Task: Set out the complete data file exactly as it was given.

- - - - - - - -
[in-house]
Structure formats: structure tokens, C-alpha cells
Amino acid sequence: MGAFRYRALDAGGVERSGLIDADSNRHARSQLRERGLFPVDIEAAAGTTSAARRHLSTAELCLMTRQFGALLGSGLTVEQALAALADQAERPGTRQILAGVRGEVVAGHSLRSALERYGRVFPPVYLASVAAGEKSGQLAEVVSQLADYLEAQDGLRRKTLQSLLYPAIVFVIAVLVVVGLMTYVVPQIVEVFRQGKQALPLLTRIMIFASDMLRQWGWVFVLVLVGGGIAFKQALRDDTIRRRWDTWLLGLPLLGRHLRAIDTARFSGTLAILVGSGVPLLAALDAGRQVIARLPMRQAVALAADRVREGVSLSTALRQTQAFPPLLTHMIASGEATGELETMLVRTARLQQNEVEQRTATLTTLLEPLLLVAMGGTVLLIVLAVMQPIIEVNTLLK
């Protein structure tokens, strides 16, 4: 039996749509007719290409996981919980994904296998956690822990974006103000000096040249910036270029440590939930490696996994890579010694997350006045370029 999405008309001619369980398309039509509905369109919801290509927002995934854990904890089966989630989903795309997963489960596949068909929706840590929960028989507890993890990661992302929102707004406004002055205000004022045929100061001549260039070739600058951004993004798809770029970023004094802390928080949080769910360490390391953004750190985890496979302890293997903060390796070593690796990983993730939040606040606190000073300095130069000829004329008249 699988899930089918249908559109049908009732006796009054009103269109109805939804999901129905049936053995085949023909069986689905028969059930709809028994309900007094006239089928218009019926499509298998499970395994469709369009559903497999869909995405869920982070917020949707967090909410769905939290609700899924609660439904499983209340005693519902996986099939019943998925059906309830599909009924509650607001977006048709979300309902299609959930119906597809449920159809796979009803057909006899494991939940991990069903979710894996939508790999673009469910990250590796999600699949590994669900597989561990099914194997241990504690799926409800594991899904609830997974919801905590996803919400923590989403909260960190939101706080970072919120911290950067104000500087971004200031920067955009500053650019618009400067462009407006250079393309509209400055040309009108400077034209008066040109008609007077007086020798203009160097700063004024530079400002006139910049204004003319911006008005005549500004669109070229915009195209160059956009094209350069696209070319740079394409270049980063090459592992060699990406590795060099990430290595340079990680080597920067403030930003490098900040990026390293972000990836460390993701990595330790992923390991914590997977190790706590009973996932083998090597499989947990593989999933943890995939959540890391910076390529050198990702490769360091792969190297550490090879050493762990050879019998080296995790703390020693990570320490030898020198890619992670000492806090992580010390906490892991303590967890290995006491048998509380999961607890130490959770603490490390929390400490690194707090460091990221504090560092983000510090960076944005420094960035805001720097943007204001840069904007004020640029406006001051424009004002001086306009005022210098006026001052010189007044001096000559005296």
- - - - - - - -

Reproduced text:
[in-house]
Structure formats: structure tokens, C-alpha cells
Amino acid sequence: MGAFRYRALDAGGVERSGLIDADSNRHARSQLRERGLFPVDIEAAAGTTSAARRHLSTAELCLMTRQFGALLGSGLTVEQALAALADQAERPGTRQILAGVRGEVVAGHSLRSALERYGRVFPPVYLASVAAGEKSGQLAEVVSQLADYLEAQDGLRRKTLQSLLYPAIVFVIAVLVVVGLMTYVVPQIVEVFRQGKQALPLLTRIMIFASDMLRQWGWVFVLVLVGGGIAFKQALRDDTIRRRWDTWLLGLPLLGRHLRAIDTARFSGTLAILVGSGVPLLAALDAGRQVIARLPMRQAVALAADRVREGVSLSTALRQTQAFPPLLTHMIASGEATGELETMLVRTARLQQNEVEQRTATLTTLLEPLLLVAMGGTVLLIVLAVMQPIIEVNTLLK
């Protein structure tokens, strides 16, 4: 039996749509007719290409996981919980994904296998956690822990974006103000000096040249910036270029440590939930490696996994890579010694997350006045370029 999405008309001619369980398309039509509905369109919801290509927002995934854990904890089966989630989903795309997963489960596949068909929706840590929960028989507890993890990661992302929102707004406004002055205000004022045929100061001549260039070739600058951004993004798809770029970023004094802390928080949080769910360490390391953004750190985890496979302890293997903060390796070593690796990983993730939040606040606190000073300095130069000829004329008249 699988899930089918249908559109049908009732006796009054009103269109109805939804999901129905049936053995085949023909069986689905028969059930709809028994309900007094006239089928218009019926499509298998499970395994469709369009559903497999869909995405869920982070917020949707967090909410769905939290609700899924609660439904499983209340005693519902996986099939019943998925059906309830599909009924509650607001977006048709979300309902299609959930119906597809449920159809796979009803057909006899494991939940991990069903979710894996939508790999673009469910990250590796999600699949590994669900597989561990099914194997241990504690799926409800594991899904609830997974919801905590996803919400923590989403909260960190939101706080970072919120911290950067104000500087971004200031920067955009500053650019618009400067462009407006250079393309509209400055040309009108400077034209008066040109008609007077007086020798203009160097700063004024530079400002006139910049204004003319911006008005005549500004669109070229915009195209160059956009094209350069696209070319740079394409270049980063090459592992060699990406590795060099990430290595340079990680080597920067403030930003490098900040990026390293972000990836460390993701990595330790992923390991914590997977190790706590009973996932083998090597499989947990593989999933943890995939959540890391910076390529050198990702490769360091792969190297550490090879050493762990050879019998080296995790703390020693990570320490030898020198890619992670000492806090992580010390906490892991303590967890290995006491048998509380999961607890130490959770603490490390929390400490690194707090460091990221504090560092983000510090960076944005420094960035805001720097943007204001840069904007004020640029406006001051424009004002001086306009005022210098006026001052010189007044001096000559005296």